A Moment’s Relief
The comedic premise underlying both of these commercials is that you, the viewer would never do such things. Or, if you did, and if you were about to be caught, at the very least you would confess to it. These commercials are targeted at people who do do things like that, and get away with them frequently (without a hint of suspicion – or at least not expressed suspicion). Campbell’s knows that such people, despite their “success”, (deservedly) feel guilt and self-contempt about it (despite their having most likely consciously accepted the moral-practical dichotomy), and that they will be receptive to any message which makes those feelings go away.
The message “if you were really bad, that is what you would do” provides a moment’s relief for them, and then itself goes away (because it is as specious the moral-practical dichotomy). Nevertheless, it remains as a message (if no longer a feeling) – ready to be used the next time such people do something “practical” (read: immoral), and end up feeling ashamed yet again. Campbell’s hopes that when that happens such people will remember what provoked the formation of that rationalization and, should they be hungry, or planning to go to the grocery store, or whatever, they will think of Campbell’s Soup too.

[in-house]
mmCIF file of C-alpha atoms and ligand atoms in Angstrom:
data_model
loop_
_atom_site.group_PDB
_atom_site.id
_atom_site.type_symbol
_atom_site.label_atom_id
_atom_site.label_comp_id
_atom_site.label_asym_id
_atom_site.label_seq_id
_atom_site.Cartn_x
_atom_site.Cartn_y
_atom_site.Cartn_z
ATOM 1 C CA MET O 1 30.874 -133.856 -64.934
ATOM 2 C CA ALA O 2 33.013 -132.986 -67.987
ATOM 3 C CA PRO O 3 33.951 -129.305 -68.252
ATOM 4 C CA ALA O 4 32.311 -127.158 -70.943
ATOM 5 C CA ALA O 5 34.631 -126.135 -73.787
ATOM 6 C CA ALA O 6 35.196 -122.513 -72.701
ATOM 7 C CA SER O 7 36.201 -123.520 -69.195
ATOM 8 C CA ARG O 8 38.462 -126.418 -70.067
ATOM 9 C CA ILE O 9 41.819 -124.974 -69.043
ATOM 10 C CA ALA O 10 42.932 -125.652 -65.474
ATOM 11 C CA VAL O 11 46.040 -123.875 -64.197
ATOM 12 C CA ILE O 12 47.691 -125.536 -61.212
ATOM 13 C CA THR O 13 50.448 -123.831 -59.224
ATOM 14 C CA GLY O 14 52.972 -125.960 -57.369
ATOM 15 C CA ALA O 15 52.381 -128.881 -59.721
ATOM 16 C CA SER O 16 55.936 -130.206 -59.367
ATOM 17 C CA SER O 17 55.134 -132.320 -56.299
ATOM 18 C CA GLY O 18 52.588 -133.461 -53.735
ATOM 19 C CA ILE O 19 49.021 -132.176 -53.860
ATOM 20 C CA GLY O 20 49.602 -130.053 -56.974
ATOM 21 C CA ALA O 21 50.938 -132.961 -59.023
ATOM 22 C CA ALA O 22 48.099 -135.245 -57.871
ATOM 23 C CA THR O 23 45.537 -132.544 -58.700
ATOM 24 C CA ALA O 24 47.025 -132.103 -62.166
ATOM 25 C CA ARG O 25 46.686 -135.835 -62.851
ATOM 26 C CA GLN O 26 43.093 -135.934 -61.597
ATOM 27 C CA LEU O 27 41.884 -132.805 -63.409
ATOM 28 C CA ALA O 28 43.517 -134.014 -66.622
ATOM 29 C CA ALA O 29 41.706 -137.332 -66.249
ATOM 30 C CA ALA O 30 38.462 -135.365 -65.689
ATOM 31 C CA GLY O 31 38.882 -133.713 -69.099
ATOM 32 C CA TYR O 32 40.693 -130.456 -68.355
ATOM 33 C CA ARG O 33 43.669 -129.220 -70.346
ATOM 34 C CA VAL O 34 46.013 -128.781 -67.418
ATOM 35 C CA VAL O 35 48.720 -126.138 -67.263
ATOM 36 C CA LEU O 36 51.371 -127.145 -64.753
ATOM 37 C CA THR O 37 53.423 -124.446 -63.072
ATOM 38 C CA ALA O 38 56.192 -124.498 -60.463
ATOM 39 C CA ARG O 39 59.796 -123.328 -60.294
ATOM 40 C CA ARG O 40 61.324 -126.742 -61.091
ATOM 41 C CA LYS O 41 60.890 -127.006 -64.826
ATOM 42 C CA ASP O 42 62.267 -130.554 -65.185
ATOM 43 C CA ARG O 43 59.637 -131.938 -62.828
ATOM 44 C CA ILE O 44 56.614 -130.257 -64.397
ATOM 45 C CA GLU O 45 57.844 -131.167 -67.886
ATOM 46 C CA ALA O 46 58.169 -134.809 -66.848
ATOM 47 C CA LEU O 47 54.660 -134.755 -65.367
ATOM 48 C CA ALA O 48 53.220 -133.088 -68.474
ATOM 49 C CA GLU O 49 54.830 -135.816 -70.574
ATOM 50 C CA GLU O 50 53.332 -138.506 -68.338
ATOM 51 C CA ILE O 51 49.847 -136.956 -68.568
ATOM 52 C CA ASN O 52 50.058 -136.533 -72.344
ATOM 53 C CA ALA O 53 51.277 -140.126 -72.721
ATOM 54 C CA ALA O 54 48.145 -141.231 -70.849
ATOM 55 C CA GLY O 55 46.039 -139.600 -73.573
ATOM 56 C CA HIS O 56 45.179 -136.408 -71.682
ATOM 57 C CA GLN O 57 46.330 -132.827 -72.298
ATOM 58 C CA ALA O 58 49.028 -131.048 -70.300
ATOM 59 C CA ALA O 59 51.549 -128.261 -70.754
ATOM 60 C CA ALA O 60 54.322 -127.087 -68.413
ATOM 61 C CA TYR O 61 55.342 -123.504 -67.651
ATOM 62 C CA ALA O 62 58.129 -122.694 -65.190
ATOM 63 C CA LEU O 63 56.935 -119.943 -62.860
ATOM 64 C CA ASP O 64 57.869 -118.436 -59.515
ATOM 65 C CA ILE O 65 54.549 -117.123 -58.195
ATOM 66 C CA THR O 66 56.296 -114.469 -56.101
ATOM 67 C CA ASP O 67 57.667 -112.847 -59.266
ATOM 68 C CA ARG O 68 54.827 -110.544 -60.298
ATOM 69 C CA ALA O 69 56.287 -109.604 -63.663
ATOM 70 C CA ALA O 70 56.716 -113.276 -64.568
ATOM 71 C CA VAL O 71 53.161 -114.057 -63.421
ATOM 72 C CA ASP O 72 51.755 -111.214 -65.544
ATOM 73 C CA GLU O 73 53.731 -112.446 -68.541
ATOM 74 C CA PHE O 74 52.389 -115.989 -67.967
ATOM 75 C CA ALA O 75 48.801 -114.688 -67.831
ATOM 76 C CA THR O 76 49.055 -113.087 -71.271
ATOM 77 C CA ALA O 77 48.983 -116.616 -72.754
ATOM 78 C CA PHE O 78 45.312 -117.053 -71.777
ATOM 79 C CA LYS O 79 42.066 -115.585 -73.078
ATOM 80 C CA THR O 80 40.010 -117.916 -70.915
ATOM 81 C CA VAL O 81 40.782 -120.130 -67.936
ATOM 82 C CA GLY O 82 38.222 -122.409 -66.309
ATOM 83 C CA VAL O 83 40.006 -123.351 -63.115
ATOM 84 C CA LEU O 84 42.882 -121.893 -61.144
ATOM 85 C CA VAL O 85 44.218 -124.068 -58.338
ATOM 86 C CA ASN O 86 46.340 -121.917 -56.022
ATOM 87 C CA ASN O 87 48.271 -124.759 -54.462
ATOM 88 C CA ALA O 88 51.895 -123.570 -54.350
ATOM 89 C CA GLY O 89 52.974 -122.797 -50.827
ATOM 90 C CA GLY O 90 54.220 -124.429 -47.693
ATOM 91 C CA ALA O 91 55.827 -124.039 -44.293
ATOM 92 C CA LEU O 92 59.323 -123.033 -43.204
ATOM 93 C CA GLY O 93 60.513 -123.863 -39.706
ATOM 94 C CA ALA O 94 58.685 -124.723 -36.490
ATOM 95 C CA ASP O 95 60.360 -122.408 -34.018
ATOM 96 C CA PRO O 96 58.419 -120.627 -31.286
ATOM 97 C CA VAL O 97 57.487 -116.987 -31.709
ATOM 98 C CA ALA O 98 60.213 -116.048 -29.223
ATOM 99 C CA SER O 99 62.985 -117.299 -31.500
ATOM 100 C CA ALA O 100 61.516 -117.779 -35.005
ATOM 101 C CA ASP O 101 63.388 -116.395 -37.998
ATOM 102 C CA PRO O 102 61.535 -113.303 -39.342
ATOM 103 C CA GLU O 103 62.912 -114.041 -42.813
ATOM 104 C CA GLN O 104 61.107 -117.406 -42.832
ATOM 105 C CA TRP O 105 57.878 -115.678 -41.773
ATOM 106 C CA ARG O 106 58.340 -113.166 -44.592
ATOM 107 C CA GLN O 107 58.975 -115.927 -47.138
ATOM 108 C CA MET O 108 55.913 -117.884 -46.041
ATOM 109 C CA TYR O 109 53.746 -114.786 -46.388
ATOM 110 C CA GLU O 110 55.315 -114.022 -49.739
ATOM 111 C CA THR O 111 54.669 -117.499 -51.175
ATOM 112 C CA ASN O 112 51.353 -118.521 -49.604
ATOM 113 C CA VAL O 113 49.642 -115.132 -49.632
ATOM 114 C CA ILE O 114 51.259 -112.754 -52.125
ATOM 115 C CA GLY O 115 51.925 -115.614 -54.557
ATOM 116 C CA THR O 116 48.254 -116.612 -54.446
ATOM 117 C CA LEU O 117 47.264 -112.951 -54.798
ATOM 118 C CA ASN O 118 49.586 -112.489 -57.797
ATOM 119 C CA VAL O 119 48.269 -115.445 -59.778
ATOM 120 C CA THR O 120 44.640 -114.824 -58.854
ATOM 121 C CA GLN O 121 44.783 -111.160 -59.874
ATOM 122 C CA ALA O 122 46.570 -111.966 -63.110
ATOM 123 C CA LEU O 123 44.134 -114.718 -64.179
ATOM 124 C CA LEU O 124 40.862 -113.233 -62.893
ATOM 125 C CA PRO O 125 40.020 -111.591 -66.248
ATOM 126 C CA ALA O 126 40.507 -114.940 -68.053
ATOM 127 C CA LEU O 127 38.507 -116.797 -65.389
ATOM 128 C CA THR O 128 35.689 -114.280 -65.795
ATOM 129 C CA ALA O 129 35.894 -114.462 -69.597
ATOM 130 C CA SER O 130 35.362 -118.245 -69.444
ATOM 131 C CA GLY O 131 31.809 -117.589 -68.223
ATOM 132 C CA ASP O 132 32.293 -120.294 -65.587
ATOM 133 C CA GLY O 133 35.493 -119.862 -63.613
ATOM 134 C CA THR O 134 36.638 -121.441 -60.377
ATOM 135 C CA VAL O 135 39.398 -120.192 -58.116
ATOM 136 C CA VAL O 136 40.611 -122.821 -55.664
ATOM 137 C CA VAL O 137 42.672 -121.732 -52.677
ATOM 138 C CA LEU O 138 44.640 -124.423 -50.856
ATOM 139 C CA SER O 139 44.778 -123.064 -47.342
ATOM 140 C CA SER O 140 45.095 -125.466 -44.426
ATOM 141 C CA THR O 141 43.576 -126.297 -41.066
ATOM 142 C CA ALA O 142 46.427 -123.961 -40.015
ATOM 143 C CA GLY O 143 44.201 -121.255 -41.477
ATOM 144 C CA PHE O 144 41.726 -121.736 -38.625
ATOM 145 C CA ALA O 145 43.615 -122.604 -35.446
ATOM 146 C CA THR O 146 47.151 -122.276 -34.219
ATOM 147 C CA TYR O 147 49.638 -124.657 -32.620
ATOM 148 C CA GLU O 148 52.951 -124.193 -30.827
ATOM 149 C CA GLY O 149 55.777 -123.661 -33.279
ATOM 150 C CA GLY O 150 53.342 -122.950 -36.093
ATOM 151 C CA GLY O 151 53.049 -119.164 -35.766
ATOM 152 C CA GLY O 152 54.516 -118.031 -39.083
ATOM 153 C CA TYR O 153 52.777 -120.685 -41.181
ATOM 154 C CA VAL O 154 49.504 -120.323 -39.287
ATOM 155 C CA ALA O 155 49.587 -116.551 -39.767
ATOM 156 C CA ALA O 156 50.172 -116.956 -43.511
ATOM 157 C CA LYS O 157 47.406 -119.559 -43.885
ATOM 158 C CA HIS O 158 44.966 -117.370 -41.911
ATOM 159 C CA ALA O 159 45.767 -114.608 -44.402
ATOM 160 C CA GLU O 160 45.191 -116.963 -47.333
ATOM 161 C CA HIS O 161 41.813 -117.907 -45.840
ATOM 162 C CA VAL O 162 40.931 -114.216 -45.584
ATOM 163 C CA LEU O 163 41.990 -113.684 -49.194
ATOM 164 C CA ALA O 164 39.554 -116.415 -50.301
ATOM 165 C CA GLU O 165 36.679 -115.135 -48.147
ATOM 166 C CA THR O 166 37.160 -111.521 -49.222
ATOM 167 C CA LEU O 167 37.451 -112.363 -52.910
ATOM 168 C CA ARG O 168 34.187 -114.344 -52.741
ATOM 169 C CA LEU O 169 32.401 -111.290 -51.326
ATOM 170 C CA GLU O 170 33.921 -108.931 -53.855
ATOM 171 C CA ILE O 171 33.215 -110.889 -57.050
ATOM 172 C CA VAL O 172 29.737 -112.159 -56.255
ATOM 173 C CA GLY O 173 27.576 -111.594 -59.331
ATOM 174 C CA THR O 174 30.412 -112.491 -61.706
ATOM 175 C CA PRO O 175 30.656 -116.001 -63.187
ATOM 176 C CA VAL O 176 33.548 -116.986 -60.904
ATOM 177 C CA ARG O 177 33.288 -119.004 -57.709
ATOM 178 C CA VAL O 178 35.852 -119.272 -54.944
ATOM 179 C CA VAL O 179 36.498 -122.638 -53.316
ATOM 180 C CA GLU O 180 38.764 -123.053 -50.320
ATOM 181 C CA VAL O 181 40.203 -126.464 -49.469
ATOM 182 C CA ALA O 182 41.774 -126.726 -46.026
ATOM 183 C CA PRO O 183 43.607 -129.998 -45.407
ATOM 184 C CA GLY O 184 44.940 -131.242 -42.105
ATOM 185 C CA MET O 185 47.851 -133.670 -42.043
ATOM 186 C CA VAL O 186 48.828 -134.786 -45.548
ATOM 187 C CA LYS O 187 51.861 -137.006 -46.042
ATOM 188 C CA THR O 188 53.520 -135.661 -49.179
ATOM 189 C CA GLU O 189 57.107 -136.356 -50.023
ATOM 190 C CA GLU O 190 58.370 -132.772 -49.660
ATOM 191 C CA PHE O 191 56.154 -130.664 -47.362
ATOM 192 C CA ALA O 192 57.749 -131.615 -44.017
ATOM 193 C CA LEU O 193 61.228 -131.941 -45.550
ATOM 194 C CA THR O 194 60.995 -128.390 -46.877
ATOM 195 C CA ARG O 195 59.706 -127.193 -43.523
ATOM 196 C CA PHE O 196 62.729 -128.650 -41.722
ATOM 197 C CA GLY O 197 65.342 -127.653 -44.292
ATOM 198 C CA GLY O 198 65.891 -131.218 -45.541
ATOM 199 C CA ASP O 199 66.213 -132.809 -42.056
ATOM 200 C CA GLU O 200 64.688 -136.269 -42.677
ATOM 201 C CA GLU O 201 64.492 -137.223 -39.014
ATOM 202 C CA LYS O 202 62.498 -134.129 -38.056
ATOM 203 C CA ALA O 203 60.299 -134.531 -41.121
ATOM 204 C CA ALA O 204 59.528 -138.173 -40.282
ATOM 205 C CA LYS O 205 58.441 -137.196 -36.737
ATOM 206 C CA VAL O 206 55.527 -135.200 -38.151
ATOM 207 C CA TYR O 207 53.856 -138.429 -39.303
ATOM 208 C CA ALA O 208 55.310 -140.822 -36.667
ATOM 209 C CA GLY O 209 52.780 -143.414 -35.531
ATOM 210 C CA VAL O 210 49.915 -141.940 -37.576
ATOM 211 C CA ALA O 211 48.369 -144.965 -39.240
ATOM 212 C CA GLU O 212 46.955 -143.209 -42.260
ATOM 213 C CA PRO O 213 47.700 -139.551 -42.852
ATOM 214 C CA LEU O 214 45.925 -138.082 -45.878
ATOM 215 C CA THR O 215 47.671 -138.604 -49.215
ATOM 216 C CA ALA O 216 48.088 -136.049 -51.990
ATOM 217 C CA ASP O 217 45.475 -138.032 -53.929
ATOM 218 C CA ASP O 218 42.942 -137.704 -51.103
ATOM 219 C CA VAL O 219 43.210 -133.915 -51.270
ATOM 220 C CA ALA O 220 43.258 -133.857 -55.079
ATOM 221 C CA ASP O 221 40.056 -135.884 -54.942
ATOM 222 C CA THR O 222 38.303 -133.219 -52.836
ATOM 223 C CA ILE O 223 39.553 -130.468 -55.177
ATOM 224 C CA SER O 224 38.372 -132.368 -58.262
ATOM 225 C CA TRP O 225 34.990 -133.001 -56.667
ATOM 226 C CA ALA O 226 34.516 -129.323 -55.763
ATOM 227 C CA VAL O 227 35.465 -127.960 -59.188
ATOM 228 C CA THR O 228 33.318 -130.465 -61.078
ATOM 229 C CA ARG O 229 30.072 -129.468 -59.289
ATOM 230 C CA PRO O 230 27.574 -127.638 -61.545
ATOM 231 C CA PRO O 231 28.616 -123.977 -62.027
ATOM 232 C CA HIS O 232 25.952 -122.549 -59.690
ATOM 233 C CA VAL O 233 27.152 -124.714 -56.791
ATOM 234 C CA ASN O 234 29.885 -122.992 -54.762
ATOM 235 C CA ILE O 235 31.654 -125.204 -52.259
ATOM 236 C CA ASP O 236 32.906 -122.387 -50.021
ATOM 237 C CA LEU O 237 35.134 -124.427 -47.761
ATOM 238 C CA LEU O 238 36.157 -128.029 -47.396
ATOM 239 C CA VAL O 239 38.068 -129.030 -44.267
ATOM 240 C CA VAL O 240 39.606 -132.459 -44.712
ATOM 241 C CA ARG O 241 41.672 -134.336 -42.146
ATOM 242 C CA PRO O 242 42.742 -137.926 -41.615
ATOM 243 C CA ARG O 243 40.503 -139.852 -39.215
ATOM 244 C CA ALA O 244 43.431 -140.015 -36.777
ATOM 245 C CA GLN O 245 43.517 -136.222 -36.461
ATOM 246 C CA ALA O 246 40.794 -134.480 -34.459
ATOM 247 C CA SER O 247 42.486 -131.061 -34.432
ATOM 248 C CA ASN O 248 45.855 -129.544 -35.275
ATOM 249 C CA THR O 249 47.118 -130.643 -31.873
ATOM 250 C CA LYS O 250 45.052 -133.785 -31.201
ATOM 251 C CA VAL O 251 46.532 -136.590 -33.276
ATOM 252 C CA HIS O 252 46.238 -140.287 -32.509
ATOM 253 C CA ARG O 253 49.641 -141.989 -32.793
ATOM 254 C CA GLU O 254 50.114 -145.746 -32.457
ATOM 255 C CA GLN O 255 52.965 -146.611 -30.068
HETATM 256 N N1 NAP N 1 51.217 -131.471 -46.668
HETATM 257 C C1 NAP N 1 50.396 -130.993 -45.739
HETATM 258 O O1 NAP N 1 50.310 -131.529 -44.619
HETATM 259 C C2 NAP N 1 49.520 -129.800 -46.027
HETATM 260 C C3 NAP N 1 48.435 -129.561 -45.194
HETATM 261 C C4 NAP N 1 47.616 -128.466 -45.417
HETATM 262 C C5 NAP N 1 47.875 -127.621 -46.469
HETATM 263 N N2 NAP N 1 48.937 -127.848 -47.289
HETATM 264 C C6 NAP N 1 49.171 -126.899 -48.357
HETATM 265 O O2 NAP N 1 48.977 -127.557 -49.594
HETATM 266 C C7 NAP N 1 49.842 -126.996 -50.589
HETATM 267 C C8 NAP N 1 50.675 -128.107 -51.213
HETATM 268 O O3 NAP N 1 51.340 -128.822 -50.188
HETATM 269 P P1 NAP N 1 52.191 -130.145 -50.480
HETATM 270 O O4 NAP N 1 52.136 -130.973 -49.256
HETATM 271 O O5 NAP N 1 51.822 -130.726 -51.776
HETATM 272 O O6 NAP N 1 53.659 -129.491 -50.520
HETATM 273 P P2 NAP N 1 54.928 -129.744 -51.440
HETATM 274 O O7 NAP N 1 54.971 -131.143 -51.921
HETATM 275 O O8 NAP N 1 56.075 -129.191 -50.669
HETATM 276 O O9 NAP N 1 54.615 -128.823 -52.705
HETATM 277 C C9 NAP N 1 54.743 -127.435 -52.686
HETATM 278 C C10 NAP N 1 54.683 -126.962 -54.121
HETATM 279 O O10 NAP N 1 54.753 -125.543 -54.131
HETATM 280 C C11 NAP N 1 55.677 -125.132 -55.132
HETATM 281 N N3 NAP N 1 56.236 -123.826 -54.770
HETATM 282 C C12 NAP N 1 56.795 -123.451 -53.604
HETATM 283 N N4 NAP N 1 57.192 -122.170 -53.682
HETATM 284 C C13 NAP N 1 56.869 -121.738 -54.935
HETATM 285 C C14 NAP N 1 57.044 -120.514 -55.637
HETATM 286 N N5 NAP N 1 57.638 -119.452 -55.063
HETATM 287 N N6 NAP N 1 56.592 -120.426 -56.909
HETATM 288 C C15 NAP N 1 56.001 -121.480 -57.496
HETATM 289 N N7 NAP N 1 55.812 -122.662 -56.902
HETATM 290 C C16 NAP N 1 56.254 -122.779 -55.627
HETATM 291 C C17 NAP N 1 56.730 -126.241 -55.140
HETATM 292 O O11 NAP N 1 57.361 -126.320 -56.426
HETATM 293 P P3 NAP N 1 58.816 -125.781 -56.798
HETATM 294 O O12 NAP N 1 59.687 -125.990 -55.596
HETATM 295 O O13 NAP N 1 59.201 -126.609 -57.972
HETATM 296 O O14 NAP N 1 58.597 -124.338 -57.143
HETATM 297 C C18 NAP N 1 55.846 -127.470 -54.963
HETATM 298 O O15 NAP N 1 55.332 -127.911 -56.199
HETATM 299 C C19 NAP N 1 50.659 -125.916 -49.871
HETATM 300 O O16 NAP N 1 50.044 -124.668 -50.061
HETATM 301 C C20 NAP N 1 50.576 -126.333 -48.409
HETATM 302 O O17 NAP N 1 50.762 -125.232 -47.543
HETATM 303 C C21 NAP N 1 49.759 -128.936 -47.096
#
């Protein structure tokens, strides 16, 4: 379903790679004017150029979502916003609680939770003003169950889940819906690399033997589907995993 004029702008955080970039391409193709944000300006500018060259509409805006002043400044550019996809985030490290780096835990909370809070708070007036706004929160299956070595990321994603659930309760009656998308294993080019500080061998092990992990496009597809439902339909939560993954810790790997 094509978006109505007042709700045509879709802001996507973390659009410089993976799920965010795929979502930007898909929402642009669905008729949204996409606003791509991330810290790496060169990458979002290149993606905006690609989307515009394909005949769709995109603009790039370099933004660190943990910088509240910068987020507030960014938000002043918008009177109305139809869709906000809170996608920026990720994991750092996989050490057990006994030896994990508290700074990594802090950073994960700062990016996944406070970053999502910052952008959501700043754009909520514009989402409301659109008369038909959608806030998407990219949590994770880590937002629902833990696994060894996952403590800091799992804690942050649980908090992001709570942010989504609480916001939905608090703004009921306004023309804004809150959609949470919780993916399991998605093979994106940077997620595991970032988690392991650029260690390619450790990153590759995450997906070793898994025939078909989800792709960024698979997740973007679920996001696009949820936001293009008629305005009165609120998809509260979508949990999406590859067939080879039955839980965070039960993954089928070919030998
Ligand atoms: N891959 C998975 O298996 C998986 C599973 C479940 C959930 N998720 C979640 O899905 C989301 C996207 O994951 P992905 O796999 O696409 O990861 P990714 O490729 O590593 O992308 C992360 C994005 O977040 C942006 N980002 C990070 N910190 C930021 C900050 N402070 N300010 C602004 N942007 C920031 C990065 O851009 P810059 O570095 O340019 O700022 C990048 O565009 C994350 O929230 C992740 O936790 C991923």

Evidently it’s not enough anymore for a for-profit company to simply count on the fact that it’s product satisfies an objective need or legitimate want, and that it’s advertising has adequately informed the consumer to the point that when it’s time to fulfill it, his rational mind will decide to make the purchase. Instead, because of today’s highly-regulated and taxed macroeconomic environment, where the long-term has to be sacrificed to the short-term, the only thing a company can do is whatever is necessary – no matter how pernicious and manipulative – to amass as much revenue as possible, as quickly as possible.